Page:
Tuesday, July 26, 2016

Happy Anniversary KANG

This August marks the 20th Anniversary of the Knit at Night Guild. It was formed when two best friends, Denise Winter and Jane Sheppard, saw a need for a knitting group which met at night so that working people could attend. They put a small notice in the paper and spread the word at Turrentine's, a local yarn shop (which later became Nancy's Knits). To their surprise, that first meeting was packed and they moved the meeting location to the Tracy Gee Community Center in the same room where the Chix with Stix chapter meets now. I wasn't at that first meeting (I was pretty intimidated having learned to knit only a few months earlier), but my friends Ann Cole and Roddie Shelly got me there asap (we met when we took knitting lessons at Turrentines).  And I am so glad they did! I have made so many new friends that I probably wouldn't have met otherwise, and my knitting improved in a hurry with so many talented mentors, classes, and workshops.  In those early years, we had a Saturday workshop once a month, featuring a new technique that was used to make squares for community service afghans.  Plus we brought in a nationally recognized instructor twice a year for weekend workshop, and supplemented with member-led 1 day workshops at various times throughout the year.  The guild's mission was education, and we certainly nailed it!  The year that Roddie and I attended Stitches West, we took goodie bags made up by the guild for every instructor there, and made sure that we met them all personally (usually in the bar).  It definitely made it easy to find people who wanted to come here to teach!  Here are a few of us from the trip to Maryland Sheep and Wool Festival in 2006. (l to r:  Virgina Martinez, Roddie, me, Anne Sasko, Ann Cole, Jan Clark)

Over the years, KANG grew to over 350 members. We threw our own "mini-Stitches" event at the Hotel Sofitel for our 10th anniversary, with a market, meet and greet with chocolate fountain, banquet and style show, judged knitting competition, an anniversary tote bag full of goodies, and classes featuring local teachers and teachers from across the country.

It was a huge undertaking, and took the cooperation of the entire membership to pull it off. You can check out some of my pictures here.  The market was about the size of Yellow Rose now, and featured mostly local vendors, in addition to kits and yarns from teachers and member booths.  The whole event was a huge success thanks to the vision and energy from our then President, Vicki Katz.  I have never met anyone who was so organized and could get people to do anything she needed.  Here's Vicki celebrating after the conference.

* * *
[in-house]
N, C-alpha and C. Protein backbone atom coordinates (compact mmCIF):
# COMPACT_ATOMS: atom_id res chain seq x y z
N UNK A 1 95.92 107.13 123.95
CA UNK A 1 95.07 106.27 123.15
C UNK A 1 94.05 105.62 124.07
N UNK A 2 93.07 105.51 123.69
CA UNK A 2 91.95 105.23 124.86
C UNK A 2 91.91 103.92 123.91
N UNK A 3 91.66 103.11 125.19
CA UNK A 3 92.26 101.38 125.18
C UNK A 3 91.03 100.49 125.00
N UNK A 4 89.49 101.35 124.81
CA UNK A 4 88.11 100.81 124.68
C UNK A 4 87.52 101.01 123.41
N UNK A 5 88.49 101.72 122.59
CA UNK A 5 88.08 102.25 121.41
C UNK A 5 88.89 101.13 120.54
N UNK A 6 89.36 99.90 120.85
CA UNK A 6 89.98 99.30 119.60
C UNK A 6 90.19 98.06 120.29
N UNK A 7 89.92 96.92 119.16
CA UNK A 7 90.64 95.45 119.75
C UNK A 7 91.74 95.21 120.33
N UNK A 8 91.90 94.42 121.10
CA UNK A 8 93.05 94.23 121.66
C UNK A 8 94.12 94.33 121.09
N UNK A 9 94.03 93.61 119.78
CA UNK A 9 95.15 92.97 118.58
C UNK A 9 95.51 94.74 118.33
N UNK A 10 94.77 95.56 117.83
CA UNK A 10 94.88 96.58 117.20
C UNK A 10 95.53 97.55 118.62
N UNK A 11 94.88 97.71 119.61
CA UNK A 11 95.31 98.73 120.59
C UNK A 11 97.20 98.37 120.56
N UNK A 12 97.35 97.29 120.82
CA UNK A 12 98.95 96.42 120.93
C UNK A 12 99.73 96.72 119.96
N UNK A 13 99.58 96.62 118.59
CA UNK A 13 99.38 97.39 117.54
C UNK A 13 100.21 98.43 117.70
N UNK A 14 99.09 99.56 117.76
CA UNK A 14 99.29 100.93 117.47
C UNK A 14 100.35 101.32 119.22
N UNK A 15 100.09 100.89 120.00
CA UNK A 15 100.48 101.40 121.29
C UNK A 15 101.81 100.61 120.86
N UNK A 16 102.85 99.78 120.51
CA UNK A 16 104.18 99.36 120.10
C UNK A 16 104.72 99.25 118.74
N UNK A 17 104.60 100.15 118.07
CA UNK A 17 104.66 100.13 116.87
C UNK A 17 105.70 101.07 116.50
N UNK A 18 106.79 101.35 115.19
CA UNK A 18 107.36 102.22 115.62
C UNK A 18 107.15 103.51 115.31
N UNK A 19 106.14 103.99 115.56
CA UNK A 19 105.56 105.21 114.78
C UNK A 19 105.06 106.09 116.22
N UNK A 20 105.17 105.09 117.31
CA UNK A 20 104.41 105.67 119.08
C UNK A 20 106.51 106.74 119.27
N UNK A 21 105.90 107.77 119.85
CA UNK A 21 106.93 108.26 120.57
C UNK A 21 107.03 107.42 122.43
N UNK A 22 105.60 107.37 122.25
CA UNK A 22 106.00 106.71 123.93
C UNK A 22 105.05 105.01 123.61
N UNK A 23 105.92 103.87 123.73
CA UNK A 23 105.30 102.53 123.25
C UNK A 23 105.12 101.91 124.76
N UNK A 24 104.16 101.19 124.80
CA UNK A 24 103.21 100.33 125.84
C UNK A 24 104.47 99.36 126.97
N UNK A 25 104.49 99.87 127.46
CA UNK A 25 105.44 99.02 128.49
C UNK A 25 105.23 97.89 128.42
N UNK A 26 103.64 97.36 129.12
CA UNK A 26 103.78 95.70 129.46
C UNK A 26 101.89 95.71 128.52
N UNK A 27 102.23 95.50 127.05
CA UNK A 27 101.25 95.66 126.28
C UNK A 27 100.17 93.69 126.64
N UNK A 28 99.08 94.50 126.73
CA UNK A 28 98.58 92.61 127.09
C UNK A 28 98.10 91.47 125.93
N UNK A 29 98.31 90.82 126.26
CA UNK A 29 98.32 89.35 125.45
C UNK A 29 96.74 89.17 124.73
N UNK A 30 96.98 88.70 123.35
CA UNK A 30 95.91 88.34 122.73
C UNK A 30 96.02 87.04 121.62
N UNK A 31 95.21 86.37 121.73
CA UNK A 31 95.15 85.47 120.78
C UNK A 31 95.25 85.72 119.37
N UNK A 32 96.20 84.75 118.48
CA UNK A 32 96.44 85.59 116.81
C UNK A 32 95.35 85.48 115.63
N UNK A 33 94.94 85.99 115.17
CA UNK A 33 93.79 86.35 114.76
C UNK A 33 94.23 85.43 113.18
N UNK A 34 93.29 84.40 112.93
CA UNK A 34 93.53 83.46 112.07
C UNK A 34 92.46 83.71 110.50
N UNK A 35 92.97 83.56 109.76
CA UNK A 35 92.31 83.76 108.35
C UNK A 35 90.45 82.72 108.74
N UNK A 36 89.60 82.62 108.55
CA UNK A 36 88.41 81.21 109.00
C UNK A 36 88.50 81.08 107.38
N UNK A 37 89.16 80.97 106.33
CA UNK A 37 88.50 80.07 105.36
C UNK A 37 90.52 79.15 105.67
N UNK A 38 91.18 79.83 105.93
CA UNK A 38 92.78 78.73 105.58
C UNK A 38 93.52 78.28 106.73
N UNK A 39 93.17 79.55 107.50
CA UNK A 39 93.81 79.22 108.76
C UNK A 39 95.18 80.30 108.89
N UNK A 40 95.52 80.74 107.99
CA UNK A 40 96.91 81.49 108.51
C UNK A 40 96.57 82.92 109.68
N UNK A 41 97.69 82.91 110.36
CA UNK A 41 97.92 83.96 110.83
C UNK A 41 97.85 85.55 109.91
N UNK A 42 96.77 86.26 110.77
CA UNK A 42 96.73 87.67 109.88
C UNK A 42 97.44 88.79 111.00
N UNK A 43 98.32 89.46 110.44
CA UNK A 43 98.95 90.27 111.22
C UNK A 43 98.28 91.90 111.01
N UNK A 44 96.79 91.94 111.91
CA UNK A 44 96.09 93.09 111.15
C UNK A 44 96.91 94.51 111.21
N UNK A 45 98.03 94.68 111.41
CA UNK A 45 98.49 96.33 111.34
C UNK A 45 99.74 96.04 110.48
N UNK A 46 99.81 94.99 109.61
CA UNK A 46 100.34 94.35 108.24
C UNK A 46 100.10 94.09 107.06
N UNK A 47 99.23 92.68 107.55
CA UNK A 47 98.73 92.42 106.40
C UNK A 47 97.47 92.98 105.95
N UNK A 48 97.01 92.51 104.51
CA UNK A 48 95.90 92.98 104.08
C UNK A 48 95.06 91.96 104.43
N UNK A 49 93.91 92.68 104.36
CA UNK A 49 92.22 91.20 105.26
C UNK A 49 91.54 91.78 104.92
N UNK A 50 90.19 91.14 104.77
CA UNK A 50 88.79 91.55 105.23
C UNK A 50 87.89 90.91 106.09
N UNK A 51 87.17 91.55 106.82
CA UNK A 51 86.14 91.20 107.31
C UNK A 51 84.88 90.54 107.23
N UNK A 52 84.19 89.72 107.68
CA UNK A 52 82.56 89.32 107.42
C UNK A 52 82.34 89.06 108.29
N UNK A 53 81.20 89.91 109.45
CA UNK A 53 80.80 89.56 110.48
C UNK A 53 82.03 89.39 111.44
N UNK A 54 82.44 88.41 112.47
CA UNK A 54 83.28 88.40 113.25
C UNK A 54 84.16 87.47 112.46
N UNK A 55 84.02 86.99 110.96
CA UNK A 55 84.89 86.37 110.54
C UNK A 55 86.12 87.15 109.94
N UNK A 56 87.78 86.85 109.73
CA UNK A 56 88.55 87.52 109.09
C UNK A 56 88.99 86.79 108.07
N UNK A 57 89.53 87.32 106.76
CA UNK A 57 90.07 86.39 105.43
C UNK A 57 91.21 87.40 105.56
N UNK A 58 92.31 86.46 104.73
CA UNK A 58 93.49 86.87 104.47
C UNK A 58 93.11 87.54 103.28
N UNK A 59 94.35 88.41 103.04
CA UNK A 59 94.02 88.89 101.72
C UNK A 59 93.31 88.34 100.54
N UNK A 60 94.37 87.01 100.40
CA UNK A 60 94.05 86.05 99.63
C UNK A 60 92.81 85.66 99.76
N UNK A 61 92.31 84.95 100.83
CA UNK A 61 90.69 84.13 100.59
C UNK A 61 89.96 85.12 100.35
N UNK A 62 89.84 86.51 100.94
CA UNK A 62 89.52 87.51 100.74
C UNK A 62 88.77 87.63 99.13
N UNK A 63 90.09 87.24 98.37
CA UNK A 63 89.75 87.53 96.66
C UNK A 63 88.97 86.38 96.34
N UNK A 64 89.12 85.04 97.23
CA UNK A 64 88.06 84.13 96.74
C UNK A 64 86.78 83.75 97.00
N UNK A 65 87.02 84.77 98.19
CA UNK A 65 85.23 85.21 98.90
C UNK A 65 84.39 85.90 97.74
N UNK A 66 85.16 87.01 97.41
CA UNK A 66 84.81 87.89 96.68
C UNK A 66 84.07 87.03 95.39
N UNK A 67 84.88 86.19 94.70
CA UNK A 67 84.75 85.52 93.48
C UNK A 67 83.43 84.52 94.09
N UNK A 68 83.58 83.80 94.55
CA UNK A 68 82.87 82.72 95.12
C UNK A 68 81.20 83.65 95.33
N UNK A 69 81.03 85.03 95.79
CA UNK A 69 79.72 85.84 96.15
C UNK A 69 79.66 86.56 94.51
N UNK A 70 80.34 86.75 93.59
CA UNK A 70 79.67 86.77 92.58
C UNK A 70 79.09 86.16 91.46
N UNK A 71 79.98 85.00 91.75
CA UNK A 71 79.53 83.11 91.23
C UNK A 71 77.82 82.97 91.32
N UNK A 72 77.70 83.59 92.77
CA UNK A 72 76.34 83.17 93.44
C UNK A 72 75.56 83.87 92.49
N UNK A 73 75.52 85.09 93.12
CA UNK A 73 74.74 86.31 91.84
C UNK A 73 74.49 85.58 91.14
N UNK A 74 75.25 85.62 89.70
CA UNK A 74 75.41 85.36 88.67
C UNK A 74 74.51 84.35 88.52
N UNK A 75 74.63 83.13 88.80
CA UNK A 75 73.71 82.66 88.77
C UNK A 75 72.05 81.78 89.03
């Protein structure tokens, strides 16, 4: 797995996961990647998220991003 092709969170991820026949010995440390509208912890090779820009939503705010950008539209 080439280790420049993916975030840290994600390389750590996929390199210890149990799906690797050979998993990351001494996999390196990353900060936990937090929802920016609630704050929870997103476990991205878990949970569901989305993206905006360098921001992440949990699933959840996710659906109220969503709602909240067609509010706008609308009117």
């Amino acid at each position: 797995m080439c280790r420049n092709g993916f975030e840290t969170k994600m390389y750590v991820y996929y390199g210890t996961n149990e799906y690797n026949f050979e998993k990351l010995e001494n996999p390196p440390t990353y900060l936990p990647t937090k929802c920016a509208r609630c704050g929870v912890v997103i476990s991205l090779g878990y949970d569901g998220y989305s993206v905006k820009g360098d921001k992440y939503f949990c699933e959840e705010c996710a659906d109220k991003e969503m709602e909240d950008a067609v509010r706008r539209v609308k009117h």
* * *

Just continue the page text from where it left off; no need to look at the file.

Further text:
By our 15th anniversary in 2011, the guild had decided to split up into chapters (boo!) to make it more convenient for members to attend meetings. At that time, there was the KNOT chapter in Spring, the KNOW chapter in Katy, and KANG (the mother guild) in central Houston. This made planning a big event more logistically challenging, so we went with a luncheon and speaker, Adrienne Martini, for this event.

 We introduced Adrienne to watermelon margaritas at dinner.   For our party favor, we had a special yarn colorway, "Jane", commissioned by Mama Llama (Catherine Kerth) just for us, in memory of Jane Sheppard.  It was a fun event, but also bittersweet, in that it highlighted the fact that there were so many people that we didn't get to see on a monthly basis now that everyone met in chapters. You can see luncheon photos here.

Now here we are in August 2016, with six chapters, celebrating our 20th anniversary. Jane passed away before our 10th anniversary, but I know that Denise is happy to see their legacy continue. A few of you may have run into her at Fiber Fest on Friday. As the chapters seem to be celebrating the milestone individually, I'll just be getting together with my BKB (best knitting buddy), Roddie, and we'll offer a toast to friends past and present, remembering the great times we've had over the years.  I really miss having the guild meet as one group.  We've lost a lot of the cohesiveness and comraderie that comes with having all the members gathered together.  Maybe I can talk some young, energetic person into planning a guild-wide Christmas party?

So here's to another 20 years KANG.  Hope I'm still alive to celebrate!
This is Roddie and me with Denise at the 10th anniversary conference.

Wednesday, June 1, 2016

I Surrender

One of many things on my weaving bucket list is was to do the overshot pattern "Lee's Surrender"/. Since I can't stand to have a naked loom sitting around and I had the thread I needed, I decided to tackle this milestone in my weaving journey. Overshot is an impressive looking weave structure, but not especially difficult. The issues arise because of the complex threading pattern, which involved lots of counting and re-counting, and the long treadling sequence. I should have realized that this was going to be a challenge when I wound off the incorrect number of warp threads and had to add 36 more to each side after the warp was already on the loom. Thankfully I noticed the error before threading or I probably would have just thrown in the towel before I ever got started. But being not one to back down from a challenge, I pulled the first warp out, added the new threads to each side, and re-wound it back on. This was reminiscent of the infamous Texas Bluebonnet Tartan warp which took over 40 hours to get on the loom. 10/2 mercerized cotton has a good amount of twist, which makes it really strong; but also makes it tend to wrap around itself like a rope when you have a long bunch of threads that are not under tension. Thankfully I was able to utilize the tips and pitfalls I learned during the Tartan Debacle to get this warp back on in just an afternoon. But it definitely required a certain amount of alcohol at the end.